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CCS Marine Biology Program Admits 13-Year-Old Whiz Kid



If you’re around the marine biology area of campus and you bump into a kid who looks to be about 13, stop and say “hello” to the youngest student admitted to UCSB in the last 15 years.

Benjamin Brown, first-year College of Creative Studies biology student, said there were three main reasons why he and his parents decided on UCSB as the next step in his education.

“It is a realistic distance from my home, the marine biology program is excellent and CCS really sold UCSB to me,” Brown, who continues to live at his home in Los Olivos, said. “The bottom line is I was happy.”

Chancellor Henry T. Yang said the “unique situation was very carefully evaluated,” and Brown was admitted with unanimous approval from the CCS Biology Admissions Committee.

Brown said he was home-schooled through elementary and middle school, graduated high school from a charter school and has already taken many courses at Santa Barbara City College. He said he carpools with a graduate student on Mondays, Wednesdays and Fridays for his classes in biology, chemistry, history of ancient religions and civilizations as well as two freshman seminars.

He said his classes are challenging, but he had no expectations about his academic course load.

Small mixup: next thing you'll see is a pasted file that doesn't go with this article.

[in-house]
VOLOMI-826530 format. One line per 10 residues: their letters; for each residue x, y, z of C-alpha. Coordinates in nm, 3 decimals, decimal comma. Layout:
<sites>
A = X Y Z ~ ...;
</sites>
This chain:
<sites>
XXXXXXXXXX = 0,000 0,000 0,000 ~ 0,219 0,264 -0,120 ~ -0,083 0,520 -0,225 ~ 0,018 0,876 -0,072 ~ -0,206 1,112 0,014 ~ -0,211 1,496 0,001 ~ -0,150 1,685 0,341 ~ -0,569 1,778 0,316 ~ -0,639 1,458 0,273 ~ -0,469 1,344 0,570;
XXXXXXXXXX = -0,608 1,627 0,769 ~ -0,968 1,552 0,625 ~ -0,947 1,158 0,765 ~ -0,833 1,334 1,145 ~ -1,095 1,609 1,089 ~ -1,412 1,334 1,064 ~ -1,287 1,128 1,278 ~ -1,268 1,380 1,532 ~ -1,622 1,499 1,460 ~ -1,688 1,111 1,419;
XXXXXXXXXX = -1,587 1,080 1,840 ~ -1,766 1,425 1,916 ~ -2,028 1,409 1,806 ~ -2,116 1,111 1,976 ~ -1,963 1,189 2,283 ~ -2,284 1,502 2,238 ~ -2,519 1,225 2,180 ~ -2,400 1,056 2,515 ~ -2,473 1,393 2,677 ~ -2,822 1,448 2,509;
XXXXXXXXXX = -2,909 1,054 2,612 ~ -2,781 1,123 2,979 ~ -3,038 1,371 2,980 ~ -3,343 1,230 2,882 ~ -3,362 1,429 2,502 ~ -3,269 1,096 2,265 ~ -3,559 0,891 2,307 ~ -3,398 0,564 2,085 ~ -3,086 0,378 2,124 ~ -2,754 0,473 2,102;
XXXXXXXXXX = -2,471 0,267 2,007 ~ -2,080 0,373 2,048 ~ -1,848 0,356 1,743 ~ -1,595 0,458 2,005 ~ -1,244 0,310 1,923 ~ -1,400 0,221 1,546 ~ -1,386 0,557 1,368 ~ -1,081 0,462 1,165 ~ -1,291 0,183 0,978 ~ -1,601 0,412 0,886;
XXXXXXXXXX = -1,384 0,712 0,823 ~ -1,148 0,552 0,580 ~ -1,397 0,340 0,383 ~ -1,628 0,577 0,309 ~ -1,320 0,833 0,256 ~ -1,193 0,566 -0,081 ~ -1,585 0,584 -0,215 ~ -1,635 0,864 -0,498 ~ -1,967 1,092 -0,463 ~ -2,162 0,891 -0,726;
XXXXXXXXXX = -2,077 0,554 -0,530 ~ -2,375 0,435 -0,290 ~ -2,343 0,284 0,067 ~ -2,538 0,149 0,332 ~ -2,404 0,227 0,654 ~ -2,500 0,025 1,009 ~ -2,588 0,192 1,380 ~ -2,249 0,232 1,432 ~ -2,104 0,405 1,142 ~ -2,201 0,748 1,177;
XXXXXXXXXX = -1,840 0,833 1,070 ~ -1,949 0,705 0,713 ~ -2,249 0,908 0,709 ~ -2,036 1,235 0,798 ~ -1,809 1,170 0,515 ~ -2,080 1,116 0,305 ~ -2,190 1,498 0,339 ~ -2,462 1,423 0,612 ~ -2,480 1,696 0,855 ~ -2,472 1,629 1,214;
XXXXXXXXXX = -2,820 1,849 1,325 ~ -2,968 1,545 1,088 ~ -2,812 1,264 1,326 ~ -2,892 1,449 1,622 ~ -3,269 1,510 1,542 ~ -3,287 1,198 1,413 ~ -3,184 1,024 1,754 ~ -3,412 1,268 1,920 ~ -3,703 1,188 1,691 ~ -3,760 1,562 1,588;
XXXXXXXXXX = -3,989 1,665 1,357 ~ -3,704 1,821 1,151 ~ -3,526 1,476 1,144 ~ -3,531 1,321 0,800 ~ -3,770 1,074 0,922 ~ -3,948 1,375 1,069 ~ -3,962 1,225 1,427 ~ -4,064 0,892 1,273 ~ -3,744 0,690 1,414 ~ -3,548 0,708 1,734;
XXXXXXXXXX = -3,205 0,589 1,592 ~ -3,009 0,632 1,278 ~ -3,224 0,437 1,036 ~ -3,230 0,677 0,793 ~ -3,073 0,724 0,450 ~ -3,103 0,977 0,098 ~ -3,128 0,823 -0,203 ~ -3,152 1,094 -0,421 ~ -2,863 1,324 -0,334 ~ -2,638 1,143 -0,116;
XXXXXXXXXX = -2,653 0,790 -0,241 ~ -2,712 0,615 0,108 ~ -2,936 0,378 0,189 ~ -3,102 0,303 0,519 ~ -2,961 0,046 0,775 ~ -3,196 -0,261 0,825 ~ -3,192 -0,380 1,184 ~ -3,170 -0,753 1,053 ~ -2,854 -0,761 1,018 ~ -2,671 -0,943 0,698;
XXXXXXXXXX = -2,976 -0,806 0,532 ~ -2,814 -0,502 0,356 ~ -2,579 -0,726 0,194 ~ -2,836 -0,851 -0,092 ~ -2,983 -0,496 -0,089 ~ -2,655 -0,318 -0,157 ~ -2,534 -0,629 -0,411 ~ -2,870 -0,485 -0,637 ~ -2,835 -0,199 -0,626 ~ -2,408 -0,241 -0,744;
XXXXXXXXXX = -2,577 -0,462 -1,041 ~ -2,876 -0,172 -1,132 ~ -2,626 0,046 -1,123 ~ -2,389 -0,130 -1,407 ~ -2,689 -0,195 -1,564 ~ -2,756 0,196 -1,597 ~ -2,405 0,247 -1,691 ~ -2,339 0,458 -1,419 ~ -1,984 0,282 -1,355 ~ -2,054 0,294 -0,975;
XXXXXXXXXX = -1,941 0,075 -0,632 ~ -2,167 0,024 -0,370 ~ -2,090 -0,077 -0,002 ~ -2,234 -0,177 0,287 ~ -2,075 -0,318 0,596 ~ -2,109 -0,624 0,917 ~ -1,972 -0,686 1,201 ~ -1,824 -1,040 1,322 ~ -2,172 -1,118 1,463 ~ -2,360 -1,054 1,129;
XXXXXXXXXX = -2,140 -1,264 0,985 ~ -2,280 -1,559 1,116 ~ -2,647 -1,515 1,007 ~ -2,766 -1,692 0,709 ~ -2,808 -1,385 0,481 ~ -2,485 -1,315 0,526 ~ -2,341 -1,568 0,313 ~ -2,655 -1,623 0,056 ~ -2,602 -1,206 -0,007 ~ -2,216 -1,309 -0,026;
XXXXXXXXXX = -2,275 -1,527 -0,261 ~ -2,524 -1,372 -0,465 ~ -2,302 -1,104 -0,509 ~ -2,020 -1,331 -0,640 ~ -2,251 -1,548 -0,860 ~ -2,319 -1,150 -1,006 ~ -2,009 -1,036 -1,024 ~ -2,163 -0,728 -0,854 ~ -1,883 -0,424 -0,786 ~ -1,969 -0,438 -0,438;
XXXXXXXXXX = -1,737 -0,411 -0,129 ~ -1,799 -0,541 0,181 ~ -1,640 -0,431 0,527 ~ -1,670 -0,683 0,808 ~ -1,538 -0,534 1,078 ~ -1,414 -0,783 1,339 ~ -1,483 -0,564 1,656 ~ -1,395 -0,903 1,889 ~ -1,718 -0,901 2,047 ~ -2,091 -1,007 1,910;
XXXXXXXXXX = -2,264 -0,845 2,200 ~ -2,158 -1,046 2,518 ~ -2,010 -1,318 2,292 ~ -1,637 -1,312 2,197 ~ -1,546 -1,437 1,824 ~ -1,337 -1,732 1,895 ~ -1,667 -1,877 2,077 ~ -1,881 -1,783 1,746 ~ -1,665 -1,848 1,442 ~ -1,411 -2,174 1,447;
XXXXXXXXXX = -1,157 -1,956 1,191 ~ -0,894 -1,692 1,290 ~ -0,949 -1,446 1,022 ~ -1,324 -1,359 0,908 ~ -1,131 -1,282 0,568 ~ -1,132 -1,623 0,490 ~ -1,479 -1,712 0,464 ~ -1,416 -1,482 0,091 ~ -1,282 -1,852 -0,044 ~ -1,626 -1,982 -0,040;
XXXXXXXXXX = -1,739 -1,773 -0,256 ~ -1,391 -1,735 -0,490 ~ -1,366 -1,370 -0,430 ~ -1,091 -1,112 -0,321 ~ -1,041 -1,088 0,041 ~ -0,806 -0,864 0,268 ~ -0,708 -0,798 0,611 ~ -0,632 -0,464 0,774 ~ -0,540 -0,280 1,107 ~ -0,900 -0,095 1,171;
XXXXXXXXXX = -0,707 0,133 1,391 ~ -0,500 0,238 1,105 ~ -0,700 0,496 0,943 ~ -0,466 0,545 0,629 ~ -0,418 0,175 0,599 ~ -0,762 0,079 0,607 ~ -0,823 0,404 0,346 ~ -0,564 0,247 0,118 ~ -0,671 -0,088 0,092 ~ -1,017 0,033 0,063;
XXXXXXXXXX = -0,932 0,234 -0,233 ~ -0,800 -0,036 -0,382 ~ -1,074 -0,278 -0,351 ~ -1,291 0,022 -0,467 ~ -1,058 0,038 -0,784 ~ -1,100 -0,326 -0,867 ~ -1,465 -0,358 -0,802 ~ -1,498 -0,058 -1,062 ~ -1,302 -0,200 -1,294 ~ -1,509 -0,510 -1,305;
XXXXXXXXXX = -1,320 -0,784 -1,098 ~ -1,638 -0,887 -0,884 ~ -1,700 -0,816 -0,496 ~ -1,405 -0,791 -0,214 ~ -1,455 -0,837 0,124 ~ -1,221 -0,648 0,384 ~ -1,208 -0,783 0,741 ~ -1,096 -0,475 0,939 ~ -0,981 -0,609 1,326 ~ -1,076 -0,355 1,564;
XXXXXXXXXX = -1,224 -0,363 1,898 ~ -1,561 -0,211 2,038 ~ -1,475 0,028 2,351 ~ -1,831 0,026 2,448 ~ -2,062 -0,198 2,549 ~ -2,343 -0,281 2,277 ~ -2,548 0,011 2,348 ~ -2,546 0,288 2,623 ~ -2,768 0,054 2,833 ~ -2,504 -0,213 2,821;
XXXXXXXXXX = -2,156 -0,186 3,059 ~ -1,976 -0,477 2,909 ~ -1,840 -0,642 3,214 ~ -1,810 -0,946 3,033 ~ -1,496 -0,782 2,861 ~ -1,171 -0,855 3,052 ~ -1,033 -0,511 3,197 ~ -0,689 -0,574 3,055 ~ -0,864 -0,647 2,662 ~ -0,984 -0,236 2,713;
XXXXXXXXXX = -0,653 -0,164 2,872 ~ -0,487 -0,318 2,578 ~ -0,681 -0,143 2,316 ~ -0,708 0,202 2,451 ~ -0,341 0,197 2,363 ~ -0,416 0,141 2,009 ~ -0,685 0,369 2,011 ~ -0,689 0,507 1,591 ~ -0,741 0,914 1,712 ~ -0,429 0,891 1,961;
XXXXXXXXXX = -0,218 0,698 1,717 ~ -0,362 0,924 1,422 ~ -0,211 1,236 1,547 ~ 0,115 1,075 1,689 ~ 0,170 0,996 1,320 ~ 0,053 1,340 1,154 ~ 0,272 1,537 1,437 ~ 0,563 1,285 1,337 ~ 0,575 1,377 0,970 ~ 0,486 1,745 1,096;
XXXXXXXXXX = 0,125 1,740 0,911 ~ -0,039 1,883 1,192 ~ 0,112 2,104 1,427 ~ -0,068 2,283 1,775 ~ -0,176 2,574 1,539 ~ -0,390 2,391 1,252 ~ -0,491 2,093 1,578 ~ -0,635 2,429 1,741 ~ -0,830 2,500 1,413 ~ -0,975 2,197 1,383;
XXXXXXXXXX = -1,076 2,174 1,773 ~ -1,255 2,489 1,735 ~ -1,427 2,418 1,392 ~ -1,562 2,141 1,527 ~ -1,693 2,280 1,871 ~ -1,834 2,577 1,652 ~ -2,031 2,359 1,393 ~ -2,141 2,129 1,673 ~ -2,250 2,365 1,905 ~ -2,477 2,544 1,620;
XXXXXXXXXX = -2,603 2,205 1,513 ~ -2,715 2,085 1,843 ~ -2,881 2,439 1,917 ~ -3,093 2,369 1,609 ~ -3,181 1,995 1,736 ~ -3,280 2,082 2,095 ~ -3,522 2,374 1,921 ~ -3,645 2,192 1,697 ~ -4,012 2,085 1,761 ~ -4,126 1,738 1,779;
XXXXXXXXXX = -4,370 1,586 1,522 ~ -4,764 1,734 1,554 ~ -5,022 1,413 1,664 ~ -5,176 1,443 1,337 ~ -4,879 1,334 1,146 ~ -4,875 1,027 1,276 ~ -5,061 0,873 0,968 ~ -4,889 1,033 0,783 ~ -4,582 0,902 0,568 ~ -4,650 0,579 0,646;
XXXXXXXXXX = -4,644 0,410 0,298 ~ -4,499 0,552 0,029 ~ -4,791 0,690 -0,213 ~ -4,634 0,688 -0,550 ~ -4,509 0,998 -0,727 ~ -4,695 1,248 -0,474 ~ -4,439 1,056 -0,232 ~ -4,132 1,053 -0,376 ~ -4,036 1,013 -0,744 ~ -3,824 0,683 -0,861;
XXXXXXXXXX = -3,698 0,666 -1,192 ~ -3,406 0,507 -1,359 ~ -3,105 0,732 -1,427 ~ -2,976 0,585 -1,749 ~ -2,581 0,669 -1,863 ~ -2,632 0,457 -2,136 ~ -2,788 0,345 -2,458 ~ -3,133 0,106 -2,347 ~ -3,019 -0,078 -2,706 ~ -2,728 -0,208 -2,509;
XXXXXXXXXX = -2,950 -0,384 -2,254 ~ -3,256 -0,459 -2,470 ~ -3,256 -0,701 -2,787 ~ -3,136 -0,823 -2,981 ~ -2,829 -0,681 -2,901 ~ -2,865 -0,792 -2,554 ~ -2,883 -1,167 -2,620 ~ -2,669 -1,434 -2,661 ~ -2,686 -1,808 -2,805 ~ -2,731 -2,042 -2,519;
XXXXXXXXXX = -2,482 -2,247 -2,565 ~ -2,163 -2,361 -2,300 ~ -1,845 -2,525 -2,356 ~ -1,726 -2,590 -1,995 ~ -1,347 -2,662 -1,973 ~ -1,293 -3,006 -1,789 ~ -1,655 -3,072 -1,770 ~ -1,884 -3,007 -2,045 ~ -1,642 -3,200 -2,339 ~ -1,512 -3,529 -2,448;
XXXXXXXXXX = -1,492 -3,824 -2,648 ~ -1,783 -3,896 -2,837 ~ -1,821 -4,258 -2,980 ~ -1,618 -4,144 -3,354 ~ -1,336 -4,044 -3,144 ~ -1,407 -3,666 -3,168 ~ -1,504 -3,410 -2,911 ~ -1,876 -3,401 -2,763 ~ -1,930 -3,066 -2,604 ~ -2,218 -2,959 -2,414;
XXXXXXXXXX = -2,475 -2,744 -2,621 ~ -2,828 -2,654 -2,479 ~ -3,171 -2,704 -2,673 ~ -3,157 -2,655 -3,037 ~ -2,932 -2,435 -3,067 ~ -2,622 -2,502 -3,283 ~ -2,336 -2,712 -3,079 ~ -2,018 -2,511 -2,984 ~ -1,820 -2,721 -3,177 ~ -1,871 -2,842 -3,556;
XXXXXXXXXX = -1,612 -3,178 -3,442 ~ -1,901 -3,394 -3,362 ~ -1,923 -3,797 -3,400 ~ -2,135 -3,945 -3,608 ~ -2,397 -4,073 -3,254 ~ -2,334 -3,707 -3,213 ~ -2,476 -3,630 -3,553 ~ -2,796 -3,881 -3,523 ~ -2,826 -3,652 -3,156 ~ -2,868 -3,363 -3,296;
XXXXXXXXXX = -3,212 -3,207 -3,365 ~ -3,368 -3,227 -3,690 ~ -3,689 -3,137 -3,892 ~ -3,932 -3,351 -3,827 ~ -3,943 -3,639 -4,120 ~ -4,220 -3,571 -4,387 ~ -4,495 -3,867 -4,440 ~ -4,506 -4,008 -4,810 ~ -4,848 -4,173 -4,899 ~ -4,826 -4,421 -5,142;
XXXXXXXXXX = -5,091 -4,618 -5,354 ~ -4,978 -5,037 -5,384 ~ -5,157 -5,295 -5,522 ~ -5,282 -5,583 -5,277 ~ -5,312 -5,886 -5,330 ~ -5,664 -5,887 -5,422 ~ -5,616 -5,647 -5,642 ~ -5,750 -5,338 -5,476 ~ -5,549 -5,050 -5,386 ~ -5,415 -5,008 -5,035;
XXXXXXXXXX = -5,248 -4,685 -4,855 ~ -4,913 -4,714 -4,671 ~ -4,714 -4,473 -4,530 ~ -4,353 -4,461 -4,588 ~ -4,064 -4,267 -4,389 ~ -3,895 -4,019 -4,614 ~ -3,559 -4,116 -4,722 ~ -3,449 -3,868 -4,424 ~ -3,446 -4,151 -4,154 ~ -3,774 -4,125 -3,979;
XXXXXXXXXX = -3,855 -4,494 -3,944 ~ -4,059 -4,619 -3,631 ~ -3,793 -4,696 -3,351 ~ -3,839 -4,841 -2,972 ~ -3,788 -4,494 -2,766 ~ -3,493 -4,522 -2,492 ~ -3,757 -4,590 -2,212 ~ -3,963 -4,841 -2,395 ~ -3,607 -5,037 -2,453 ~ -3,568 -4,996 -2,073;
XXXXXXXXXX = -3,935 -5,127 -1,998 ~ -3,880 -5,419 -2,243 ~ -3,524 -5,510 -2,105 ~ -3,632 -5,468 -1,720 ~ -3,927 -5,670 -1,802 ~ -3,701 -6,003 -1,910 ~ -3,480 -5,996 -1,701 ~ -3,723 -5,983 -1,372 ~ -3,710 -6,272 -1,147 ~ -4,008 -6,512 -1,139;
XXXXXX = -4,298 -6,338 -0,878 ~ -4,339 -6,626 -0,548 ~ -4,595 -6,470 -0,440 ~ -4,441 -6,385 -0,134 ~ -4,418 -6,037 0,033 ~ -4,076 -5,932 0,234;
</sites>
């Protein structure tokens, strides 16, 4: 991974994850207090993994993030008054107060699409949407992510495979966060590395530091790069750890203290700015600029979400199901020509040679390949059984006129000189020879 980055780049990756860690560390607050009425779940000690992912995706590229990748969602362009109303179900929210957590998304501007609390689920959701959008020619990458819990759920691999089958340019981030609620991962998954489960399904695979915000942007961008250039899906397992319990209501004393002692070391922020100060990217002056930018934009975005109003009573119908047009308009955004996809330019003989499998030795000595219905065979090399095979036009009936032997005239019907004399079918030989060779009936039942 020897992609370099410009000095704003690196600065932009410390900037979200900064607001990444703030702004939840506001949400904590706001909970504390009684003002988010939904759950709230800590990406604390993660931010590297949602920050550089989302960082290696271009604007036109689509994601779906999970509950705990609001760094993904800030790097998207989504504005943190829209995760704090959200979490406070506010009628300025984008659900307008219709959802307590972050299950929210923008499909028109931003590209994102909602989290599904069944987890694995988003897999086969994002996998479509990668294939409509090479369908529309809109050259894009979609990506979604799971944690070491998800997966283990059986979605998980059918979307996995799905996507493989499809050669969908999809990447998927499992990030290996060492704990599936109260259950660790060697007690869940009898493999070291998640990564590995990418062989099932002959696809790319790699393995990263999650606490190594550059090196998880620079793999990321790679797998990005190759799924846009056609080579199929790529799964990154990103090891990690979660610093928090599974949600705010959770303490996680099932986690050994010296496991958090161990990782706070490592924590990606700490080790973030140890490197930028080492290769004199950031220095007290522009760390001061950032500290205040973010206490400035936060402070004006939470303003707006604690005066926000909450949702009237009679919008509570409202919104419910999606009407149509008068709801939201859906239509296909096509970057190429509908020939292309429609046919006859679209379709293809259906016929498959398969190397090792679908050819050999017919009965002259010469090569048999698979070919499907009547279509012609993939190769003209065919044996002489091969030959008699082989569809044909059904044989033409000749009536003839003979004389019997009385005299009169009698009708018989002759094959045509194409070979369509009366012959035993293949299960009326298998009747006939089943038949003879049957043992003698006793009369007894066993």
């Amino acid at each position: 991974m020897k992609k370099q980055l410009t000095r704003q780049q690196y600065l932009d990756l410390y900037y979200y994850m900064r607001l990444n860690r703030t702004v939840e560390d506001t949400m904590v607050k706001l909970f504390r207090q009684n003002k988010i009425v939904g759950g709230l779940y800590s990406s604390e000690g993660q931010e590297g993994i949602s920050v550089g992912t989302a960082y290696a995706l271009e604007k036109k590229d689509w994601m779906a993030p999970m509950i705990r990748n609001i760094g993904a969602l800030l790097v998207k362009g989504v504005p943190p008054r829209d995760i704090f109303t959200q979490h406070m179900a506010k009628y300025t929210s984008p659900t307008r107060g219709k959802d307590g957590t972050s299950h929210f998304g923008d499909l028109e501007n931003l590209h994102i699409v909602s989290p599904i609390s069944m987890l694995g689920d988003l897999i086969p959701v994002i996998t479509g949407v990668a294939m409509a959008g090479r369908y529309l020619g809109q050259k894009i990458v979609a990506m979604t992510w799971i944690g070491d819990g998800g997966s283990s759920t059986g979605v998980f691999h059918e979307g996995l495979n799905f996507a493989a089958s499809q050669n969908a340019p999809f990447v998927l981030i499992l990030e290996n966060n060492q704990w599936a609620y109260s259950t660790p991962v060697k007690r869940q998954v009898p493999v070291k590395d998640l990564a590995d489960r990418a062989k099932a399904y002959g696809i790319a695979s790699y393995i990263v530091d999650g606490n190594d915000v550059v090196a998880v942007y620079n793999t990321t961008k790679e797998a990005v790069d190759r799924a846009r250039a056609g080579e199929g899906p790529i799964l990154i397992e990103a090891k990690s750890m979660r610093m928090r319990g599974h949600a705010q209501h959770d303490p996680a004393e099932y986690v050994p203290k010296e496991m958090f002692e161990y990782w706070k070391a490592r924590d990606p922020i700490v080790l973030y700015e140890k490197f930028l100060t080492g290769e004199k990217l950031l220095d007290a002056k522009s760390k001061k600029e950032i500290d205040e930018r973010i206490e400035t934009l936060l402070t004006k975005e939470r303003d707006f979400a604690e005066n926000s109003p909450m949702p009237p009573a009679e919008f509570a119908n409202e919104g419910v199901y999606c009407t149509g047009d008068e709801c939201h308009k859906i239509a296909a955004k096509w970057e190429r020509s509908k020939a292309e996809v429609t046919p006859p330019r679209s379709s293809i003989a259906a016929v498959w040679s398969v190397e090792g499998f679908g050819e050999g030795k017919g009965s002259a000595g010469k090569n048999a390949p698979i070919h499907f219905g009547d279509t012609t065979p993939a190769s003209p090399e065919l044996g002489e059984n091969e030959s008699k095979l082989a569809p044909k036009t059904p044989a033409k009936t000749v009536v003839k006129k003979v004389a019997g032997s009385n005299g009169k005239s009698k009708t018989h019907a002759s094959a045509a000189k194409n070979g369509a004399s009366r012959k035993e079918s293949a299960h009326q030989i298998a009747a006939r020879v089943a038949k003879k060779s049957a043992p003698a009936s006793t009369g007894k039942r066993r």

Yang said he thinks Brown is prepared for UCSB, especially with the backing of his family.

“Ben is very motivated,” Yang said. “His interests are quite focused in the area of marine biology. He has shown maturity, and he has the strong and sensitive support of his family.”

Brown said he plans to graduate UCSB in four years, then proceed to graduate school, where he said he thinks he’ll continue his focus on marine biology.

Upon receiving his master’s at around the age of 21, he said he plans on earning his Ph.D. or doctorate and getting out into the research field.

Because Brown is a CCS student, Yang said, he will be able to better organize his education to fit his potentially shifting interests.

“We anticipate that Ben will become an excellent student in the field of marine biology,” Yang said. “As with our other CCS students, he has flexibility to change his interests as his university experiences expand.”

Brown said he appreciates the fact that he is so young, which gives him options.

“If my interests change, I’ll just change my education,” Brown said. “The one thing I have the most of is time.”

Brown said attending UCSB at his age has made very little difference in his social life.

“It’s amazing how little difference [going to college] makes in my friendships; I still have friends from kindergarten,” he said. “I’m mainly here for classes but I’d love to go to a basketball game or baseball game. … There was a CCS barbeque where I met some really nice people.”

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